Maternity and paternity pay in the UK
31497 Dr Fysh - Jan 14, 2016
There have been some big changes to the rights parents have in the UK to take leave after the birth or adoption of a child. Up to 50 weeks of leave, 37 weeks of which is paid, can now be shared by parents if they meet certain criteria. The new system is not a simple one, though, so if this is something you would like to take advantage of, you need to make sure you do your homework.
Traditionally of course, it was only the mother who took leave after the arrival of a new child, although more recently father have been allowed to take 2 weeks paternity leave. The new rights apply to parents in work, including those who are adopting, same-sex couples, co-habiting couples, and couples bringing up a child together even if the baby is from a previous relationship.
Do we have to?
The first thing to make clear is that the new system in optional. You can choose to leave things as they are with fathers only taking their two weeks of paid paternity leave and mums taking their entitlement in full.
If parents wanted to flip that around, the mother must still take the first two weeks off after the birth or adoption but can then cut their leave short and exchange it for shared parental leave which can be used by the father.
Perhaps the most attractive thing about shared parental leave is that it isn’t one or the other. After those first two weeks, parents can divide the rest of the leave. For example, the mother might take 12 weeks leave up front, leaving 40 weeks for the father or even 20 weeks each.
Can parents take leave when they want?
The flexibility isn’t just about who takes the leave, it also affects when they can take it. The shared parental leave does not have to be taken all in one go. A parent can book up to three blocks of leave in the course of the child's first year. They must give their employer at least eight weeks notice before taking leave. An employer may agree to shorter blocks of leave at their own discretion.
It’s worth noting that to get this flexibility, a mother can take her leave as shared parental leave, rather than traditional maternity leave, even if the father doesn’t use any of it.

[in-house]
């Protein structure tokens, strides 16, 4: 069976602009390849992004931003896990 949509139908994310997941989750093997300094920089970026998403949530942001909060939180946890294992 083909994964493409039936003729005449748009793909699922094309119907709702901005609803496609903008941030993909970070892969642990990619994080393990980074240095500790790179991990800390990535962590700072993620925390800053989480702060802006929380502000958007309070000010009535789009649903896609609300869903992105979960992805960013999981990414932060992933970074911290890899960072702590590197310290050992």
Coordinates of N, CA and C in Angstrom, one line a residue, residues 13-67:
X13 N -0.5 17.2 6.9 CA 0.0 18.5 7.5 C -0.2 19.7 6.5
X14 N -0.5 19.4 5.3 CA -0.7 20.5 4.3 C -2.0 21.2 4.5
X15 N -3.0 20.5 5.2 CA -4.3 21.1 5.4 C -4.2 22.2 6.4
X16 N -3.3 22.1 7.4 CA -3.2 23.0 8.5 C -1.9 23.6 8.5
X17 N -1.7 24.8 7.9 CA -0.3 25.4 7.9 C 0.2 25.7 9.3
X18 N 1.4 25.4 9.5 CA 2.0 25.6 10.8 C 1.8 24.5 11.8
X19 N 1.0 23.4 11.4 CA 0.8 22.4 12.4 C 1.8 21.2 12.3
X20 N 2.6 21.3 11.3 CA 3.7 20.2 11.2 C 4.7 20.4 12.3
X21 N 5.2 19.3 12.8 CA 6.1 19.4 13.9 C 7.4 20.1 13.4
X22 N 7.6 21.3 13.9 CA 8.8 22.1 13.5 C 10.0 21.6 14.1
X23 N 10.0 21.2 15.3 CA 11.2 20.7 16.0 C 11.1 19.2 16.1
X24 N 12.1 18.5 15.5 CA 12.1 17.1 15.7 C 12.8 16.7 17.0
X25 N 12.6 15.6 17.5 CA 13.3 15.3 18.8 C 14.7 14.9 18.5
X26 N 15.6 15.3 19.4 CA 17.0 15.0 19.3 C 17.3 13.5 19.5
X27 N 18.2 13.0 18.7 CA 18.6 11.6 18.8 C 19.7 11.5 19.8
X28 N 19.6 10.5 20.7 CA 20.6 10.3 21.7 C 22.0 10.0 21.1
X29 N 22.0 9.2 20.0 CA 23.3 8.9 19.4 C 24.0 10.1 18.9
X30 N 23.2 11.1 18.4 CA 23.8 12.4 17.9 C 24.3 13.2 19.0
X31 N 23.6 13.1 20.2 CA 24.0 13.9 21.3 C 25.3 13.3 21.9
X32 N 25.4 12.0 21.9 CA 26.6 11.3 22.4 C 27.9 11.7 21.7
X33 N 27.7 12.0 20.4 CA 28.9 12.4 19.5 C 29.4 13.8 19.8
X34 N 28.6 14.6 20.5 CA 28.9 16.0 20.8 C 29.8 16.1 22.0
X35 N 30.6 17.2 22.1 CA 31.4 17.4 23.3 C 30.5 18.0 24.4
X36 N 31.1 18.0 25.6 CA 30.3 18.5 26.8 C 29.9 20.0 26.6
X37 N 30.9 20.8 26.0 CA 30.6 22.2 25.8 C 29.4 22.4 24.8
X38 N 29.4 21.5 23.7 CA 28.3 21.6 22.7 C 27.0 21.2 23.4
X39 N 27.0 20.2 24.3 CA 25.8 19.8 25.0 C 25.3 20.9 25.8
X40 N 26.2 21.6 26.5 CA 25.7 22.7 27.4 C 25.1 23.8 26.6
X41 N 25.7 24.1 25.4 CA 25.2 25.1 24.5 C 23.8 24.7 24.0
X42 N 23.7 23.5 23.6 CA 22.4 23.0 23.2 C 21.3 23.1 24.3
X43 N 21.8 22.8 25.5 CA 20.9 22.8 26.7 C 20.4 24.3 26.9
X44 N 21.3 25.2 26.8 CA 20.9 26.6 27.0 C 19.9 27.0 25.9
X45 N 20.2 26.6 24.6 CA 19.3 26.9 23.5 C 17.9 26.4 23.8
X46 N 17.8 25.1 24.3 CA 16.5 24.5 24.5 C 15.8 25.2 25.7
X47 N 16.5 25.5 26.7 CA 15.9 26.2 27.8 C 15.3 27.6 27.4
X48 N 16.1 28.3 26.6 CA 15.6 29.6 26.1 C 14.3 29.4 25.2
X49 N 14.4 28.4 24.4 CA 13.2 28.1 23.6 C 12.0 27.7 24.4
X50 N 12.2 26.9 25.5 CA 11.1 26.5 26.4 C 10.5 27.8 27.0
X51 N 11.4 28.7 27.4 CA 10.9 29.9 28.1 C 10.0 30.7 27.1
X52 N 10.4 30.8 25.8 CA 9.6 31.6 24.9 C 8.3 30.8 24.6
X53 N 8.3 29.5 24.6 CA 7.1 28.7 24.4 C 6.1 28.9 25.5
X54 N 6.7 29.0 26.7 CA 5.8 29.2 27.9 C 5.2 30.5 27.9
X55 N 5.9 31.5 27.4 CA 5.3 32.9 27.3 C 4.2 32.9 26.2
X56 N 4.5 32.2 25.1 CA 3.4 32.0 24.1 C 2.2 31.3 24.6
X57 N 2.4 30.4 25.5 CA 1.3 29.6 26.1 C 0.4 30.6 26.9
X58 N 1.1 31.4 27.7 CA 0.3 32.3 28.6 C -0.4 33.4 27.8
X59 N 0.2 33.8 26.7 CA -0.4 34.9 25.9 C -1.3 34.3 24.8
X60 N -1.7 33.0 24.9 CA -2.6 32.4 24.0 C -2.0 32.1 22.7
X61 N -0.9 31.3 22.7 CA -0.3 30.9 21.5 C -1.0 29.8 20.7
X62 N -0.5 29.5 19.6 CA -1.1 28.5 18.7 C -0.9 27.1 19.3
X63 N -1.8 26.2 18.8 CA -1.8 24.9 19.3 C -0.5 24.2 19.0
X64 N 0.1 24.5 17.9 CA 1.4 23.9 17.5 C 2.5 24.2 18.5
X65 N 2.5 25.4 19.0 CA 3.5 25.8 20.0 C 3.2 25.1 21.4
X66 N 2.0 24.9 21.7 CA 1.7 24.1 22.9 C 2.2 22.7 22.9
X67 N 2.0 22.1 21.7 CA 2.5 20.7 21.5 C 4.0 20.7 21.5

Why aren't all parents eligible?
This is where it gets a little more complicated.
To take shared leave, one parent must have been an employee with at least 26 weeks of service with the same employer by the end of the 15th week before the baby is due, or when matched with an adopted child.
The other must have worked for at least 26 weeks in the 66 weeks leading up to the due date and have earned at least £30 a week in 13 of the 66 weeks.
That said, the self-employed, and a parent not in work at the time of the birth could still qualify.
Is everyone happy with these new rules?
Not really. From 2011 until 2015 fathers were entitled to extended paid paternity leave, called additional paternity leave. Shared parental leave has now replaced this and there are worries that this will remove the option of longer leave for fathers whose partner does not work.
The Trades Union Congress says that two in five fathers in work will not be eligible for shared parental leave, mainly because their partner is not in paid work.
The Institute of Directors and the Federation of Small Businesses say that many companies, particularly smaller firms, will find it difficult to deal with the complexity of the new arrangements.
As you can see, there are many potential benefits to the new system but you need to understand them and take a hard look at the rules to make sure you do qualify before making any plans.
About Dr Fysh
Dr Fysh is one of the country’s leading consultant paediatricians, currently a consultant at The Portland Hospital for Women and Children, and a Fellow of the Royal College of Paediatrics & Child Health and the Royal College of Physicians. Having experienced first-hand the suffering caused by serious medical conditions to babies and young children and the emotional and financial strain that this can place on parents on a daily basis. He joined the board of directors as Chief Medical Officer and has been instrumental in the building of the NurtureFirst product.